Good Morning Sajeev,
Today is my 2010 GTI’s 15th day in the shop (shocking, right?). Earlier this month it was in for 13 days, I had it back for 6, and I dropped it back off two days ago. The issue is somewhat strange, but in my mind, easily fixable. I have been getting CEL 2294 and when I run my own VCDS scans, I have been getting the following logs (edited down).
- 004501 – Fuel Pressure Regulator Valve (N276)
- P1195 – 000 – Open or Short to Ground – Intermittent
- 008852 – Fuel Pressure Regulator Valve (N276)
- P2294 – 000 – Open Circuit – Intermittent
Note that the above mentioned valve is integrated into the fuel pump and cannot be changed.
Since the issue has started the dealer has replaced the high pressure fuel pump relay (makes sense), the fuse box (makes less sense to jump to that with no other issues, but I get it), and the throttle body wiring harness (also makes sense). The three previously stated fixes were done on the first visit, and seemed to work for about 3 days (well the throttle body wiring harness seemed to work for about 3 days, the other fixes didn’t fix anything). Late in the day yesterday (day 14 of shop time) a call was placed to the VW tech line as the dealer was stumped. As it is being covered until Power Train Warranty and I have received exceptional service (frequent updates from Service Adviser, free loaners), I have been reluctant to force the issue of why they are not replacing the last, and seemingly obvious, point of possible failure: the high pressure fuel pump (Note I have a TSI, not the FSI with the known HPFP/Cam Follower Issues).
My technical experience isn’t vast, but it seems like if all the downstream fixes don’t work, its time to go to the source. I also am a bit confused, as the amount of shop time this is costing them and the other parts they have invested, all add up to far more than the cost of a fuel pump ($250ish retail, so probably way less than that to them). So how hard do I push them down the last obvious road? Do I take it back and spend the $250 and a few hours myself, just to have it done? Do I trade it? Should I stop making assumptions?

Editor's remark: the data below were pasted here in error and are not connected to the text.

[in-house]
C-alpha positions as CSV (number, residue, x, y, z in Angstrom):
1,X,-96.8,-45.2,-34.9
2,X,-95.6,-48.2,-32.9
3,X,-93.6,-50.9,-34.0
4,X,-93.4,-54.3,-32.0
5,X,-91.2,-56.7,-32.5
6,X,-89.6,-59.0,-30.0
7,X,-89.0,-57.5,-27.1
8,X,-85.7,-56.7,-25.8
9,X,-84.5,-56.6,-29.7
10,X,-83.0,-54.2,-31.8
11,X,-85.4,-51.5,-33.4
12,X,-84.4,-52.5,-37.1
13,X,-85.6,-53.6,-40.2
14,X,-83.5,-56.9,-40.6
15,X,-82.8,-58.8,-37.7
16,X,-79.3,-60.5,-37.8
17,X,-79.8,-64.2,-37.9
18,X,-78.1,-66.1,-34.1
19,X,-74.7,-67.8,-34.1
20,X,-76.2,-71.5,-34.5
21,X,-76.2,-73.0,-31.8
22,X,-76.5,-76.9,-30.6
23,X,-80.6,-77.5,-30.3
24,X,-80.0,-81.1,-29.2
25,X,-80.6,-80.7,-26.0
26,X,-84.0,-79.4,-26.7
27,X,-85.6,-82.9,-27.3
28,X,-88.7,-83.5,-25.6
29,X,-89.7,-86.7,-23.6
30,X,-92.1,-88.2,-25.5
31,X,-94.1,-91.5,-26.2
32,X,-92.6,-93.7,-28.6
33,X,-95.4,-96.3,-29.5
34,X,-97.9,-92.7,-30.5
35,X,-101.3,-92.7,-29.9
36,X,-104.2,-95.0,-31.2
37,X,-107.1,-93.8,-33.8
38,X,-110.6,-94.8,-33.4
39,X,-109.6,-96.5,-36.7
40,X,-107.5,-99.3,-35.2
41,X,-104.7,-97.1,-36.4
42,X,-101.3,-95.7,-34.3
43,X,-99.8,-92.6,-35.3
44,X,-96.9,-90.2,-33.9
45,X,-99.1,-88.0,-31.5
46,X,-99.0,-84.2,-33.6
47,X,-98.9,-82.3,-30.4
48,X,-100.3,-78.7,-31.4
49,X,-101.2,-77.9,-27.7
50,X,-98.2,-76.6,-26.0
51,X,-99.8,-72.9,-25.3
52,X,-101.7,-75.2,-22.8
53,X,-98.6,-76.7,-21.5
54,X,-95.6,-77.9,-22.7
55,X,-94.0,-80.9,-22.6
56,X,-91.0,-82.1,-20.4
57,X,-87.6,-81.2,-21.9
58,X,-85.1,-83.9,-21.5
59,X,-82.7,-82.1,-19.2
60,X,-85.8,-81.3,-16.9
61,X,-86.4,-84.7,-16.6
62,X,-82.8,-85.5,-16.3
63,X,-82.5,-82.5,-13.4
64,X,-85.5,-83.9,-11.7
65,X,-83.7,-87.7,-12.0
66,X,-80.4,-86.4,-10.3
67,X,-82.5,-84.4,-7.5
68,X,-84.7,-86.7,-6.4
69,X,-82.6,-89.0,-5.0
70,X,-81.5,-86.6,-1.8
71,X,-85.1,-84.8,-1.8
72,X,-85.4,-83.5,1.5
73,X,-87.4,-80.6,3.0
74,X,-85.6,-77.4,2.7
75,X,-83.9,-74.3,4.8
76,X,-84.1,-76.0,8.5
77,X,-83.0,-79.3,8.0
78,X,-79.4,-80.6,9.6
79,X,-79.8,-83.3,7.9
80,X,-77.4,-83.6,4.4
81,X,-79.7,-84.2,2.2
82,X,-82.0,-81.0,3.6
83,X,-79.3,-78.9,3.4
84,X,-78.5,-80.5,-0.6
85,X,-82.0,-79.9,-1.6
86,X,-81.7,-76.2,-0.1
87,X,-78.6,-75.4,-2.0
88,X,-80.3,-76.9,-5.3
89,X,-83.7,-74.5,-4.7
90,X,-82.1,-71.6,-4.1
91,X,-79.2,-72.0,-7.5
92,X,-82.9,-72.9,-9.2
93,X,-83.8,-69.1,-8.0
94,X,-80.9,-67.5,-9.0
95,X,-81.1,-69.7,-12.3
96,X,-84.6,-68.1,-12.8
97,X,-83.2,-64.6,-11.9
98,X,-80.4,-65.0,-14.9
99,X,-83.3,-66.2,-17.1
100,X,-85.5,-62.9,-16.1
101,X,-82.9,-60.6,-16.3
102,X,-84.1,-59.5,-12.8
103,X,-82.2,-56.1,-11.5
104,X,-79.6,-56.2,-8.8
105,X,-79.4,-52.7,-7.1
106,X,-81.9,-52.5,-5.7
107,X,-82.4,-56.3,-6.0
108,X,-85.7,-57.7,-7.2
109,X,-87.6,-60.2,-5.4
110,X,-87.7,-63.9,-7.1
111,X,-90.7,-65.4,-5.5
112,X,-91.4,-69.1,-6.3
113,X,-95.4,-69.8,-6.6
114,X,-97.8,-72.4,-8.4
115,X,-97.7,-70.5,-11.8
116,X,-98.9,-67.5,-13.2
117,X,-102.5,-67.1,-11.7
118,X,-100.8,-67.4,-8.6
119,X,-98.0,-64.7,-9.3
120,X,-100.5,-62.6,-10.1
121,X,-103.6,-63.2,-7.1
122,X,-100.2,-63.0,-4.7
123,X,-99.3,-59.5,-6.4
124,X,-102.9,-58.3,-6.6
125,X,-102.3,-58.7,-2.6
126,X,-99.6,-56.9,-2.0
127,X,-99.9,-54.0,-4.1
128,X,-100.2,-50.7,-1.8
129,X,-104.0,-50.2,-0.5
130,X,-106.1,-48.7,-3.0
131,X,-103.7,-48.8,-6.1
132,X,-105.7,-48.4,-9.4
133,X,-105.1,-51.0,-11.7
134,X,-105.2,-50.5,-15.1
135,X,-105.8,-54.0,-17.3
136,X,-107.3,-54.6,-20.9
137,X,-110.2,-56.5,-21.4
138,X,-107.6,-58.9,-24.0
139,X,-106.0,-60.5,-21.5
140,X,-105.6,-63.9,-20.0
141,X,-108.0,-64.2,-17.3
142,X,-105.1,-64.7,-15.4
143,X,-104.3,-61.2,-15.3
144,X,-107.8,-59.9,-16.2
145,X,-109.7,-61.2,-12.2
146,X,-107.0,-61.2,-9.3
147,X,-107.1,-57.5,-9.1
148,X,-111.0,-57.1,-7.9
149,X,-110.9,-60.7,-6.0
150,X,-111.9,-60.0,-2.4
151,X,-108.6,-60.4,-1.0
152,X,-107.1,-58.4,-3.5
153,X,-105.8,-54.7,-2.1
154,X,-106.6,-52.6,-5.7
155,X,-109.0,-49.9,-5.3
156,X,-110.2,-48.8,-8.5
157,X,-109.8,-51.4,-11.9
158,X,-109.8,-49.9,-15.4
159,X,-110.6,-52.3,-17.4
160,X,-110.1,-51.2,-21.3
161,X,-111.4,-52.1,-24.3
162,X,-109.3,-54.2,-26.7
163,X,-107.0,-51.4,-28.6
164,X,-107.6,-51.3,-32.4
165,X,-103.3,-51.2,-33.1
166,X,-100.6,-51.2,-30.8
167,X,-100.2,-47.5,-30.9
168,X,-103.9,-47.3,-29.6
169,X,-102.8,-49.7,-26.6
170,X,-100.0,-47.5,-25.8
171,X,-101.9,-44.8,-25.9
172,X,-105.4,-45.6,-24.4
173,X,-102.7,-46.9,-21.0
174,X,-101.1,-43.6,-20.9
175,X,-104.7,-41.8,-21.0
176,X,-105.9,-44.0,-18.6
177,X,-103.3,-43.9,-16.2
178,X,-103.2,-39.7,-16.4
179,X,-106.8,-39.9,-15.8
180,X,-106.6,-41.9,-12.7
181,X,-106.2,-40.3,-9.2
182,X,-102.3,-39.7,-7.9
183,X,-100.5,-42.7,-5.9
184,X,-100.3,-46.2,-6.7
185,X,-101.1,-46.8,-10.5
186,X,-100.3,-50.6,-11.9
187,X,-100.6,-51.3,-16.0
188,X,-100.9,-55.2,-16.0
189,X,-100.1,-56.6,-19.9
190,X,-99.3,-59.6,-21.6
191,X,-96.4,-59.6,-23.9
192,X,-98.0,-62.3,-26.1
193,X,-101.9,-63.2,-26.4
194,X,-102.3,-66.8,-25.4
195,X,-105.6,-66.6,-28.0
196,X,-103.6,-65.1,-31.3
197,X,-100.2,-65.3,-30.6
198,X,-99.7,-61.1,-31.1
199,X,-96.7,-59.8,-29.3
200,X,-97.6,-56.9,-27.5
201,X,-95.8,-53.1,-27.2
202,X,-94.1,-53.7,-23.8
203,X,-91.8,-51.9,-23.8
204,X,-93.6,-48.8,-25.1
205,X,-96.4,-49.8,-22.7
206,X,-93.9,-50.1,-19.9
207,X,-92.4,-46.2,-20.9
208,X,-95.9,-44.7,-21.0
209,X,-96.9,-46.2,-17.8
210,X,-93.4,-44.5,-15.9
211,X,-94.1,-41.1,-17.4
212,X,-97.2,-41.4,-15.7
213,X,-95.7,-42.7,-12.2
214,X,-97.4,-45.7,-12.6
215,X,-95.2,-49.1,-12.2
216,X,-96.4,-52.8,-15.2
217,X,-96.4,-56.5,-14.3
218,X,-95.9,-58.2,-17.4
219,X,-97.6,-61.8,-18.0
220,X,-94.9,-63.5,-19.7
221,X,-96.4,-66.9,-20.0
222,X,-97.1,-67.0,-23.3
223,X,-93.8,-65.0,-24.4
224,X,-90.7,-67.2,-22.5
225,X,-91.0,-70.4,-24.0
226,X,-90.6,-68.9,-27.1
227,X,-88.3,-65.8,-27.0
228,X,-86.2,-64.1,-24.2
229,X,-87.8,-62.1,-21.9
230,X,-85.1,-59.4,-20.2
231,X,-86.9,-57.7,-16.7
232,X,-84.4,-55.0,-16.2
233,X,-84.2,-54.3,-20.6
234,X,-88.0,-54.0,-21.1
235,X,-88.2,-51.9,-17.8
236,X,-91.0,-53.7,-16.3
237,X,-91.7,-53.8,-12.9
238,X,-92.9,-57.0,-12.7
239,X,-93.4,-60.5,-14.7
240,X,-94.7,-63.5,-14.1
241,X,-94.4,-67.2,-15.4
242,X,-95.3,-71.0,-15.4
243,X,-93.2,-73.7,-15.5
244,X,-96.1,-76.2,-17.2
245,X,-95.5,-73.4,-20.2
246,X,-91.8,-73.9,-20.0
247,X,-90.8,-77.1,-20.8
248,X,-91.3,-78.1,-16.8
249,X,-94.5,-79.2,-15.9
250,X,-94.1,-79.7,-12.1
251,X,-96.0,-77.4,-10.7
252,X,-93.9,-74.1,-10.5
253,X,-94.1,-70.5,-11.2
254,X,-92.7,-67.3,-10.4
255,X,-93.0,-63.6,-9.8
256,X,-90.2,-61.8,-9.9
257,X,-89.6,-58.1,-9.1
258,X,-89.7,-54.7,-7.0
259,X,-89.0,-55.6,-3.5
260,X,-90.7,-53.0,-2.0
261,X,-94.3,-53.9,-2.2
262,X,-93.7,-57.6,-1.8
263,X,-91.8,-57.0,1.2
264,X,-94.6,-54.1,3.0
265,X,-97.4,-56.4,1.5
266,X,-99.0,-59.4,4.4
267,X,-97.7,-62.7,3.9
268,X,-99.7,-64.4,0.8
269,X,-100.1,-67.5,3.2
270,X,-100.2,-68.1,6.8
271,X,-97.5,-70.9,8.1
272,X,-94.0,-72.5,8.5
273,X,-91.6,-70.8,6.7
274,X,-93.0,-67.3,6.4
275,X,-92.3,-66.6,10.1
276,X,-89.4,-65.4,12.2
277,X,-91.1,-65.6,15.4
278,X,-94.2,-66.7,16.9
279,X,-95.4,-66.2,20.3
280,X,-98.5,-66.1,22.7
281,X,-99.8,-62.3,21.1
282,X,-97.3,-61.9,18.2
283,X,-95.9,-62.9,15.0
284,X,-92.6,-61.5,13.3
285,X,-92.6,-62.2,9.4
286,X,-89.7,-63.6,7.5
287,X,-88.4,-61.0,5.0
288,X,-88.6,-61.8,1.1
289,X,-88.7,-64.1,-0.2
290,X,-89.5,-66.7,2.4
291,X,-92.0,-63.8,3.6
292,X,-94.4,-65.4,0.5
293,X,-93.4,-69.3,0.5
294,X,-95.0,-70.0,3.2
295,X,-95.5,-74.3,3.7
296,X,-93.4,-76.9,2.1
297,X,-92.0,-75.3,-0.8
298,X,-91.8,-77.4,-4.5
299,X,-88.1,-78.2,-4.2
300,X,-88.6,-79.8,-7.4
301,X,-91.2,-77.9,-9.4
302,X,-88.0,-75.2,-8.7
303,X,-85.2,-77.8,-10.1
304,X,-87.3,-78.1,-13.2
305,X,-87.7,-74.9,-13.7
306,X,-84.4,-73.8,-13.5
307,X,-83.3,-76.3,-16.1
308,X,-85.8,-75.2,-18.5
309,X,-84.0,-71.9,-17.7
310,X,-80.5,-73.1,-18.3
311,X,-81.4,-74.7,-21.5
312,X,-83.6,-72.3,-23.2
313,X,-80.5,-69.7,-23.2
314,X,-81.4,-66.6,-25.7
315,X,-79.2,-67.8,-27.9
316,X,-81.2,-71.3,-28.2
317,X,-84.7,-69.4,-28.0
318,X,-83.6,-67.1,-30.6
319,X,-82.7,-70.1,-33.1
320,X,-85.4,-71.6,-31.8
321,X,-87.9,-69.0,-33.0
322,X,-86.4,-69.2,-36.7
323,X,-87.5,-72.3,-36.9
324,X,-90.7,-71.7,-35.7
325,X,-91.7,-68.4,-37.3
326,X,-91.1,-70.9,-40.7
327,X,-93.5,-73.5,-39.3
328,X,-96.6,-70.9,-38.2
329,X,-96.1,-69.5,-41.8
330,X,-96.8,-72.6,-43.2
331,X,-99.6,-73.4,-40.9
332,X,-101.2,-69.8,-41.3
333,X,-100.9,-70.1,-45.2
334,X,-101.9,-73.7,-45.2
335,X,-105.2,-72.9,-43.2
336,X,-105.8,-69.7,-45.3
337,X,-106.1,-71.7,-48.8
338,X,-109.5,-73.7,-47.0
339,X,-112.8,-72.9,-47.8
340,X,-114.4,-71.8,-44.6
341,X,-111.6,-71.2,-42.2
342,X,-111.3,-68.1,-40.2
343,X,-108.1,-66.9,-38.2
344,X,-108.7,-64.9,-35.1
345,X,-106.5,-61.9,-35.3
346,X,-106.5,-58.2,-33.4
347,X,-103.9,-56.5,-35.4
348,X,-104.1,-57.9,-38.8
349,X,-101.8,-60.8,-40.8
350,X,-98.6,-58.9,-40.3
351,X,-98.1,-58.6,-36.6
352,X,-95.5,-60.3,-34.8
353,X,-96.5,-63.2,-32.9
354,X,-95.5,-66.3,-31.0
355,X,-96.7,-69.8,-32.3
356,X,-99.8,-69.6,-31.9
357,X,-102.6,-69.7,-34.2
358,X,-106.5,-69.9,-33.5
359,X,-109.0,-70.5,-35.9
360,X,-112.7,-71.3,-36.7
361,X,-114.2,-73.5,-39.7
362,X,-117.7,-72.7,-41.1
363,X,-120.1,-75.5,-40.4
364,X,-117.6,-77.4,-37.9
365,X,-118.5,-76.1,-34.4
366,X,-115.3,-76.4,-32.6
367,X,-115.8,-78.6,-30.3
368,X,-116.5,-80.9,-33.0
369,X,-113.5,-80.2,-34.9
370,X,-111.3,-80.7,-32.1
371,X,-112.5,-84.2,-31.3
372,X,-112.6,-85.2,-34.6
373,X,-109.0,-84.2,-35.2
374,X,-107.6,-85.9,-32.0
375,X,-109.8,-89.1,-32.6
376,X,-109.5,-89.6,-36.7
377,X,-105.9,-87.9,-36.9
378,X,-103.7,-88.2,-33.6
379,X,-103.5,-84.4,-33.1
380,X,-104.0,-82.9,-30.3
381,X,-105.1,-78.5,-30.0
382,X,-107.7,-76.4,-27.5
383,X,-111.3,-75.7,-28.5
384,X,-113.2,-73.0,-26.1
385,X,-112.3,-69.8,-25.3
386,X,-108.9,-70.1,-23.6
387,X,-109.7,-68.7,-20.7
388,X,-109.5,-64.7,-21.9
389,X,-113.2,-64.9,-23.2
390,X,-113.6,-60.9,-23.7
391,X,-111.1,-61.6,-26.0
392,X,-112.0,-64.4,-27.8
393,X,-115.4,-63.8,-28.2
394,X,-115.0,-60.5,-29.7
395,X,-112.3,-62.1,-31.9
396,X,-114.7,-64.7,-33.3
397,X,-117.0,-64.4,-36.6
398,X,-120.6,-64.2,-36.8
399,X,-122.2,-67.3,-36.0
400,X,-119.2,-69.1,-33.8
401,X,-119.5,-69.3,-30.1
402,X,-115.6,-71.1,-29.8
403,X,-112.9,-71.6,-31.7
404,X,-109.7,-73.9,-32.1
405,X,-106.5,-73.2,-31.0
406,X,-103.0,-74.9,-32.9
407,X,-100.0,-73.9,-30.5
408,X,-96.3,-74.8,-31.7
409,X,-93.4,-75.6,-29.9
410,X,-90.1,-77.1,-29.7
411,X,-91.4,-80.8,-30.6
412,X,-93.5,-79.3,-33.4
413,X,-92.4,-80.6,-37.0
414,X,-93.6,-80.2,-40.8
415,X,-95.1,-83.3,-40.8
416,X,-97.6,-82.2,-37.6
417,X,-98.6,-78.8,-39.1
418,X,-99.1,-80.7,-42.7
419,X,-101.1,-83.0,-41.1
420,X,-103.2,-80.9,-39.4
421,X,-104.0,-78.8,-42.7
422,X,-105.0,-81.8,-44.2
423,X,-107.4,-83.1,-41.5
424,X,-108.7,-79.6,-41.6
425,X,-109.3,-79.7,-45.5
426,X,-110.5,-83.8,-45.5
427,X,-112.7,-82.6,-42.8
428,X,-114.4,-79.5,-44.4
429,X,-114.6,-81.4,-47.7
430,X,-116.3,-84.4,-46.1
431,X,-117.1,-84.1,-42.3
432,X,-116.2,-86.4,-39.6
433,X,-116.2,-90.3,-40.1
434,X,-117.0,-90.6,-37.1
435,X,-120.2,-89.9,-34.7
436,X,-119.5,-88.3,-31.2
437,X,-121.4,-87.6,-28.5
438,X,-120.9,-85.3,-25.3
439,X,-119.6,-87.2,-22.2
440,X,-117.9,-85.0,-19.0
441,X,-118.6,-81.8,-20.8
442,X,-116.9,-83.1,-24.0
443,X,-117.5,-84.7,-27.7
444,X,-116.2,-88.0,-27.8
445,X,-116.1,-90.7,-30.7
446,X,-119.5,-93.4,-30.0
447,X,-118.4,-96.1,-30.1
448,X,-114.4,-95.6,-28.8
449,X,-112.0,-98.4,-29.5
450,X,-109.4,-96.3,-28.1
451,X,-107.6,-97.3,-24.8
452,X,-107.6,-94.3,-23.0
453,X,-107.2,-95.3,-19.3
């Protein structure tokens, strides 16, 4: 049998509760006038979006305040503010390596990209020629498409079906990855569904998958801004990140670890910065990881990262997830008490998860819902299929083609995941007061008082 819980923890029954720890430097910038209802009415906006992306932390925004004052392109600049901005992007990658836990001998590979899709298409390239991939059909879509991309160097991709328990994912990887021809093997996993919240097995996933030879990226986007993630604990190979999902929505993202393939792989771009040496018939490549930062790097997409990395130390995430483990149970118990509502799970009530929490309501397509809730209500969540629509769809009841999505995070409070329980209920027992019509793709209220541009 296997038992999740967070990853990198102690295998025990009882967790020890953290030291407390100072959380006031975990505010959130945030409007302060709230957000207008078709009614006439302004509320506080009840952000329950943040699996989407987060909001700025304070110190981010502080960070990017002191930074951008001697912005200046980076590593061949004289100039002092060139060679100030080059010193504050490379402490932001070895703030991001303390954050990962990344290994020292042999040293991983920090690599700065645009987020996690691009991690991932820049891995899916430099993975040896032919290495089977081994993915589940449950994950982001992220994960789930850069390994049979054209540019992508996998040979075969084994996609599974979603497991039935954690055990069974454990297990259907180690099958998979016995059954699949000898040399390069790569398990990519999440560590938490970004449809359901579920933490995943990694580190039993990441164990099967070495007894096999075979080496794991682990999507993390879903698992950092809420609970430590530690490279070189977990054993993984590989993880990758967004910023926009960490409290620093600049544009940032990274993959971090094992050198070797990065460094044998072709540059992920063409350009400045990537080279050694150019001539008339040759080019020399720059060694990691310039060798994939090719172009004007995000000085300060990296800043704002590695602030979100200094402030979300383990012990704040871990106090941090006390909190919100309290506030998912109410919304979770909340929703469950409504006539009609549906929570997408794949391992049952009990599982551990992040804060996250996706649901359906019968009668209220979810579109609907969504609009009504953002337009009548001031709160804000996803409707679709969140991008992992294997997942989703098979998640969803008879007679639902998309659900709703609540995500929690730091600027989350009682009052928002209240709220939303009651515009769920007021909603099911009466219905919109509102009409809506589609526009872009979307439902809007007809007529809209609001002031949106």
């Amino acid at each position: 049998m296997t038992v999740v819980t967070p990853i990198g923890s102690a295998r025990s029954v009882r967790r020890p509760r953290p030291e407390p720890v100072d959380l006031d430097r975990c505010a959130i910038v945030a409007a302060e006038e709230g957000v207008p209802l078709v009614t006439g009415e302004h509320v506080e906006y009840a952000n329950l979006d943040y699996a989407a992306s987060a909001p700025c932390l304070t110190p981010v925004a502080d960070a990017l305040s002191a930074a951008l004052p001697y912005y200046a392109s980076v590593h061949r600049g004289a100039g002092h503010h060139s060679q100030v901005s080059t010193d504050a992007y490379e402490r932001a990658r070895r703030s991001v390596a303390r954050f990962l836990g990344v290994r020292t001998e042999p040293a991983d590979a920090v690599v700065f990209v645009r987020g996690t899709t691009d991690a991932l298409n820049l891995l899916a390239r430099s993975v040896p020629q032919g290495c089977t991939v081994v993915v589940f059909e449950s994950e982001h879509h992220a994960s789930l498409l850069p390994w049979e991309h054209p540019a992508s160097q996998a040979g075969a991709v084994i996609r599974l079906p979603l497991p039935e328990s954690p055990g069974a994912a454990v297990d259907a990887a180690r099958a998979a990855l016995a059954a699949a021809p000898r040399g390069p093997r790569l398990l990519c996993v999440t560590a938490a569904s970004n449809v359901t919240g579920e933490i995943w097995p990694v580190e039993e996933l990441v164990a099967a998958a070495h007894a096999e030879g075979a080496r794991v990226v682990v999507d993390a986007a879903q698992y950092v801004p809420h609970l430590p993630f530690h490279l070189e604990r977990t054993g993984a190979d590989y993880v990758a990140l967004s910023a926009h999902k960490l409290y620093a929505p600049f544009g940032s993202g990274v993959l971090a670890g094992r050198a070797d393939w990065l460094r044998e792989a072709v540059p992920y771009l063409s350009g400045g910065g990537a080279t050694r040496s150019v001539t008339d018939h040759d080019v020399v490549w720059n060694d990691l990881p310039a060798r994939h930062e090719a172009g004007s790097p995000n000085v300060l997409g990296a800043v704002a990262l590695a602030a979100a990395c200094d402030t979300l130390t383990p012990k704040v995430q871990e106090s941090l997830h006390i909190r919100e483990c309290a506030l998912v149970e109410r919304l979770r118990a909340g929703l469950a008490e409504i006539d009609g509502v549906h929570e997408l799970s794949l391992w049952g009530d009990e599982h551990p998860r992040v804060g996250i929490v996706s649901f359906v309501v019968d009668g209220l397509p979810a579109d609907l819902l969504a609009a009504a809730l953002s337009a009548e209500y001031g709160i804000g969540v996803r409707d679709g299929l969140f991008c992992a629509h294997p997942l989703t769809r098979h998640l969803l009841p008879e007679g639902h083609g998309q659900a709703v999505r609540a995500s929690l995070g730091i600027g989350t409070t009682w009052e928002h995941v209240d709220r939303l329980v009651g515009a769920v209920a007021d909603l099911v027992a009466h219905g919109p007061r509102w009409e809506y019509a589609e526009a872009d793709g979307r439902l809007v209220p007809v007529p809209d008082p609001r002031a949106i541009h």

Thanks for all you do,
(P.S. – Feel free to forum search the codes above, chances are you will only see my threads!)
It is nice to see the Mk6 Golf continuing the last generation’s legacy. And by nice I mean it allows the B&B to make blanket statements about VW’s terrible long-term value without digging into the heart of the matter. Michael Karesh’s TrueDelta may beg to differ in a year or two, but that remains to be seen.
Replacing a wiring harness at this age? That’s a quality product right there!
Your dealer’s diagnostic sounds logical and I’m not dumb enough to remotely question their actions. Why? Because if the pump is putting out pressure within specifications, it was never the problem. And therefore it isn’t the next logical step. The engine computer itself may be the problem, and we may never know.
My advice? Time to start using the phrase “Lemon Law” with your dealer. Don’t be mean about it, just be honestly frustrated and seeking advice. And check your state’s specific rules on the matter, and see if (or when) your GTI fits into this category. I’ve seen cars get Lemon Law’d for less, so do yourself a solid and ask around on this matter.
Off to you, Best and Brightest!
Send your queries to firstname.lastname@example.org. Spare no details and ask for a speedy resolution if you’re in a hurry.